CM Devendra Fadnavis invites global firms to build roads worth Rs30,000-crore in Maharashtra
A meeting between chief minister Devendra Fadnavis and representatives of these firms is being worked out for next week.mumbai Updated: Oct 05, 2017 10:13 IST
The state government is hoping to catch the eye of some of the biggest investment and asset management firms to develop 10,000km of the state highways under the ambitious road rejuvenation project.
The chief minister’s office (CMO) has sent out invites to global firms such as the Blackstone Group, Carlyle Group, KKR and Co Ltd, Brookfield Asset Management, Infrastructure Development Finance Company (IDFC) for a meeting to discuss the project under which road contracts worth Rs30,000 crore will be handed over.
A meeting between chief minister Devendra Fadnavis and representatives of these firms is being worked out for next week.
The state’s public works department is undertaking these works under the Centre’s hybrid annuity model (Ham), which is a balance between a public-private partnership contract and an engineering procurement contract.
In this model, the government puts in 40% of the funds while the concession raises the remaining 60%. This investment is recovered by the private firm over the next 15 years in instalments from the government.
The state government is planning to allocate nearly Rs12,000 crore as its share of the 40% payment over the next two years for these road projects.
It is hoping these firms will take a stake in the road works.
“The state is putting up road contracts worth Rs30,000 crore. It makes sense to call the biggest investment firms to be a part of this asset creation. A partnership with these firms will also bring greater credibility to our works” said a senior bureaucrat.
He said, “Many of these big funds have invested in roads and infrastructure projects through their subsidiaries and companies. We are hoping they pick stake in developing our roads too. It’s a good bet. We can give them good returns for less risk. The risk of inflation, traffic estimation is all picked by the government.”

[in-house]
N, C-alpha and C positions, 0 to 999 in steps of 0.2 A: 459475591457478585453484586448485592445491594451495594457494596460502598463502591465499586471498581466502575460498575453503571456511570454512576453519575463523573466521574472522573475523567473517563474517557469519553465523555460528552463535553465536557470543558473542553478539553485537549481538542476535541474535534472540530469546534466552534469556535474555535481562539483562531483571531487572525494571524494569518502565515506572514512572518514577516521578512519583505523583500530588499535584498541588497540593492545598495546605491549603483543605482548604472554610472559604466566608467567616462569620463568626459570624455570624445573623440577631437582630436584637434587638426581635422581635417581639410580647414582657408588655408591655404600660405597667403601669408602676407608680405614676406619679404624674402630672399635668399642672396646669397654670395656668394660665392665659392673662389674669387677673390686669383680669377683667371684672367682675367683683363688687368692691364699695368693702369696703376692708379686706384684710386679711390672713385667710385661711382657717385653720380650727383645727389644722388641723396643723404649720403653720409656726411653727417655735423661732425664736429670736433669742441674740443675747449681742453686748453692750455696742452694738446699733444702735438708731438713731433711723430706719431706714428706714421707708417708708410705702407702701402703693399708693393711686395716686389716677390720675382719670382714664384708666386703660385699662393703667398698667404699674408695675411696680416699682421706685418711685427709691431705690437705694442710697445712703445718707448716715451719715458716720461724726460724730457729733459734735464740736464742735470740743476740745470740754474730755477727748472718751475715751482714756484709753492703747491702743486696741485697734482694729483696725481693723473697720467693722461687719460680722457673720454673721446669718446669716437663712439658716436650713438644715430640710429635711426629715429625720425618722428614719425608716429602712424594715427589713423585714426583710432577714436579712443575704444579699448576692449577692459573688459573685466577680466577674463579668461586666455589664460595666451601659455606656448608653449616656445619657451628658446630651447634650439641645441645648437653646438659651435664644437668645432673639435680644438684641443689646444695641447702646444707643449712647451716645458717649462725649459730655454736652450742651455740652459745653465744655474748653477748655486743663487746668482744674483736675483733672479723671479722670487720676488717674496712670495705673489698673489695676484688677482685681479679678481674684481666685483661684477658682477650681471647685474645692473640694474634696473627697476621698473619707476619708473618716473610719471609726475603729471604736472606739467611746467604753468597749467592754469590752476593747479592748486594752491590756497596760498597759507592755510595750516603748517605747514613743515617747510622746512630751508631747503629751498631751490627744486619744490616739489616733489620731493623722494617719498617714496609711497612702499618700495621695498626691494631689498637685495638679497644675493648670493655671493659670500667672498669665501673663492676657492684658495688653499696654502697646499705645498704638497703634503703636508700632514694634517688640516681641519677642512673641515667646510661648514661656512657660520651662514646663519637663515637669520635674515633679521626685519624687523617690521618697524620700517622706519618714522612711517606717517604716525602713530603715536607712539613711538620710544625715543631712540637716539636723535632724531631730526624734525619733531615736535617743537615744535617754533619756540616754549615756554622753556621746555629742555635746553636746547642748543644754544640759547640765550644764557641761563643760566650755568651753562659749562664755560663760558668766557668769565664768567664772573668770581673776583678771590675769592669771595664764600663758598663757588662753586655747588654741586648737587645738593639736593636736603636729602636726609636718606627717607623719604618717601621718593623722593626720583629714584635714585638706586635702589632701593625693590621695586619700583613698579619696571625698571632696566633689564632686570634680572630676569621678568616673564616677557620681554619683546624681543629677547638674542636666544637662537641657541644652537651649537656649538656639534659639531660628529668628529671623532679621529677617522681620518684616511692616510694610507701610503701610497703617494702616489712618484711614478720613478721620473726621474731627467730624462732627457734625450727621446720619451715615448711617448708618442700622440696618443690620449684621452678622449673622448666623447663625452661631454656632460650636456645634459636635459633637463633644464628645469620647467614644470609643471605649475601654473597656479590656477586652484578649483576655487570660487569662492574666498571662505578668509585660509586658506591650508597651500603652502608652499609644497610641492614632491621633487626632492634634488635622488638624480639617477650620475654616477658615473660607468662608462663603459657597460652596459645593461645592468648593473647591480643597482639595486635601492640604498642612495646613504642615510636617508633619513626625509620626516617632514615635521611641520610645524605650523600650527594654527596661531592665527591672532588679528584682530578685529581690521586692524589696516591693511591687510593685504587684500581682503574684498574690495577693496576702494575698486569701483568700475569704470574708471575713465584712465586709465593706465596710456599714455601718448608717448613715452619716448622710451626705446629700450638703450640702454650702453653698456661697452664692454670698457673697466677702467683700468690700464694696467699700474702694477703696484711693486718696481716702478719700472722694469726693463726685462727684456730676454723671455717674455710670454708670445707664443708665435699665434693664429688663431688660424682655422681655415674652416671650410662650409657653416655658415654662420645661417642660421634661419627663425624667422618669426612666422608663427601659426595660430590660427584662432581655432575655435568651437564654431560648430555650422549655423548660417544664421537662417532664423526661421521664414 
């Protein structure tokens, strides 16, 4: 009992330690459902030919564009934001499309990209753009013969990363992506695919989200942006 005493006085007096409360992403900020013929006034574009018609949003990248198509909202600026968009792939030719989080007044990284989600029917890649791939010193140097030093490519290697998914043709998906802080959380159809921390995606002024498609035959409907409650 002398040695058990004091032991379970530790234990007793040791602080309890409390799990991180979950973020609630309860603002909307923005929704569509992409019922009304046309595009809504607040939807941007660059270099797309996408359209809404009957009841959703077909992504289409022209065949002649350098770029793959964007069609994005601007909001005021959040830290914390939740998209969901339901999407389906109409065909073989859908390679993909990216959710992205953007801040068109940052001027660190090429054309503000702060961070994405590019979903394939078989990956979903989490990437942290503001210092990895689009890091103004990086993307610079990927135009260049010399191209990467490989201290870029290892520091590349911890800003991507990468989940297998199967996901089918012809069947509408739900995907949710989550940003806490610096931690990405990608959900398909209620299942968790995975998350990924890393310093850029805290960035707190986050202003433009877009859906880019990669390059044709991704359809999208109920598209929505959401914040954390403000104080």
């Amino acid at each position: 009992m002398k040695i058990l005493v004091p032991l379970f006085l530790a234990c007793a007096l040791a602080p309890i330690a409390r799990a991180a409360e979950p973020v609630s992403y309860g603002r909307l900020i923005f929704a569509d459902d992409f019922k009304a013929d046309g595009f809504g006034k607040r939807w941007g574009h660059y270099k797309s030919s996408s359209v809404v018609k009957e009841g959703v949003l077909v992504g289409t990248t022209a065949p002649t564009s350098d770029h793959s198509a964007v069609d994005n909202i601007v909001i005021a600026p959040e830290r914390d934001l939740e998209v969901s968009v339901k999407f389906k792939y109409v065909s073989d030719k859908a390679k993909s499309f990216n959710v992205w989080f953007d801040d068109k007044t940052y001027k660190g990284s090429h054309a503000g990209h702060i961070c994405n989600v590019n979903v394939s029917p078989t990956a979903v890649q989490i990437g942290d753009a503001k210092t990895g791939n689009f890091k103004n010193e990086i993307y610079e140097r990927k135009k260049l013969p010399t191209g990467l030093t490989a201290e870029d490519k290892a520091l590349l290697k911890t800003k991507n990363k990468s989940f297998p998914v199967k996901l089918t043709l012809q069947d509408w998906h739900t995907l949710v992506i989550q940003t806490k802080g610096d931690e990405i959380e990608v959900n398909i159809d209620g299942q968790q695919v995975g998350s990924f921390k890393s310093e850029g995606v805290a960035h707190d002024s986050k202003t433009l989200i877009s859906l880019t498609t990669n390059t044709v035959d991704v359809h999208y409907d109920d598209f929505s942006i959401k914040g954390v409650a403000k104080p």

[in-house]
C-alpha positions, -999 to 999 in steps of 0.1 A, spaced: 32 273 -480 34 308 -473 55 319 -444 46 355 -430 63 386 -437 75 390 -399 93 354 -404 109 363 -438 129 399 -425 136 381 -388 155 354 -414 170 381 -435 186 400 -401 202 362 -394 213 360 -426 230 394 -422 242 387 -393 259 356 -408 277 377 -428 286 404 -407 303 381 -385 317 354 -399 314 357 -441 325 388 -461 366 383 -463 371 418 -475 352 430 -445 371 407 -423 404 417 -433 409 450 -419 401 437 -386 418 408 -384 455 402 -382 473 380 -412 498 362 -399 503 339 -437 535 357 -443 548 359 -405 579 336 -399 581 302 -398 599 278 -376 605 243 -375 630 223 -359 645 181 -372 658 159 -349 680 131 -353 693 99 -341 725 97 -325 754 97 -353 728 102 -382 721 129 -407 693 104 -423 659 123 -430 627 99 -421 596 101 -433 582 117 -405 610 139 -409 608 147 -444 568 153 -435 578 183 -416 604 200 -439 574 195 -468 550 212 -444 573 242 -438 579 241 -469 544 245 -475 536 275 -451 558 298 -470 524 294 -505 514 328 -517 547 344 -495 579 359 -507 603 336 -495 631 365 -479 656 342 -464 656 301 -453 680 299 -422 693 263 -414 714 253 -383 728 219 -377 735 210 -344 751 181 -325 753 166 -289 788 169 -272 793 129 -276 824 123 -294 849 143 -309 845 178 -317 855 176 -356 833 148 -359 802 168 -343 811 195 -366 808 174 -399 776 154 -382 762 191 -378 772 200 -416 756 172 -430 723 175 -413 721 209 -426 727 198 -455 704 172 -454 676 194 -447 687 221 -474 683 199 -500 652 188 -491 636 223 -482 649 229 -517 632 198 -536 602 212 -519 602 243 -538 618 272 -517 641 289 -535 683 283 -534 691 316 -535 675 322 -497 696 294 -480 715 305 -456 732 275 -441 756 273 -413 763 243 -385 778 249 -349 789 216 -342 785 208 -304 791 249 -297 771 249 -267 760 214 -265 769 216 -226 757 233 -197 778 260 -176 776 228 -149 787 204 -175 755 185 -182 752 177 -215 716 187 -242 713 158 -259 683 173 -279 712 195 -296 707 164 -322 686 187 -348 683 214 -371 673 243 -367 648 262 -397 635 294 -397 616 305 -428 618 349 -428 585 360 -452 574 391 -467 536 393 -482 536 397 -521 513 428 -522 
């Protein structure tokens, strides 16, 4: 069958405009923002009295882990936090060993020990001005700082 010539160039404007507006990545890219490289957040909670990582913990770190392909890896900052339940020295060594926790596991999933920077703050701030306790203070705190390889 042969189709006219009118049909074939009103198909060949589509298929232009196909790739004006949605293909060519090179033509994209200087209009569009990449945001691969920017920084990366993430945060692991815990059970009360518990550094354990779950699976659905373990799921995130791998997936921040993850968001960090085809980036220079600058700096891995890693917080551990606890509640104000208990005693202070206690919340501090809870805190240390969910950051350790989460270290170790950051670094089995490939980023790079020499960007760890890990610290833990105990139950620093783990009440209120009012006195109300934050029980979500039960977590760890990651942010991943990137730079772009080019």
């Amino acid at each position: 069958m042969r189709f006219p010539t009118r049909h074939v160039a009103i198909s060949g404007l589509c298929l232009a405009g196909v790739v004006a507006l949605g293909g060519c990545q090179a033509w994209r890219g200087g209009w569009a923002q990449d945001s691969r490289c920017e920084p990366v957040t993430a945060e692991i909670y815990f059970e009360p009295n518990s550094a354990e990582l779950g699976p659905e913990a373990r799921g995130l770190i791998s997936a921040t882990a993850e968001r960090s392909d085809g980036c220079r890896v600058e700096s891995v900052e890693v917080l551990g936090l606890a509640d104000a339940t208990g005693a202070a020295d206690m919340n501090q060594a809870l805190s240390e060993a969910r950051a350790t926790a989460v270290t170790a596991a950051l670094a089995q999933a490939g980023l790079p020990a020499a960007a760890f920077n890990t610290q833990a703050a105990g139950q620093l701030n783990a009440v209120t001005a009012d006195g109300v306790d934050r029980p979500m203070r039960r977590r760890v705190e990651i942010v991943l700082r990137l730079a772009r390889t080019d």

The state’s public works department is hoping to change the nature of road construction works done until now by allotting larger contracts for roads measuring 100 km, instead of handing over of multiple small contracts of 2km road length.
This road rejuvenation project, officials claim, will end the ongoing saga of bad roads and potholes.
The tenders for some of these projects are likely to be issued in November this year.
“You can imagine the quality of work undertaken when road contracts are divided to such an extent. In current contracts, we will ask the concessionaire to maintain these roads for 15 years. They will also be liable for all repairs until then. Their returns will not be dependent on tolls also as the government will retain those rights” said a senior Public works department engineer.
In Mumbai, motorists were fed up with bad quality arterial roads such as Eastern and Western Express highway and Sion Panvel Expressway. In fact, the Sion-Panvel Expressway had become a nightmare for motorists.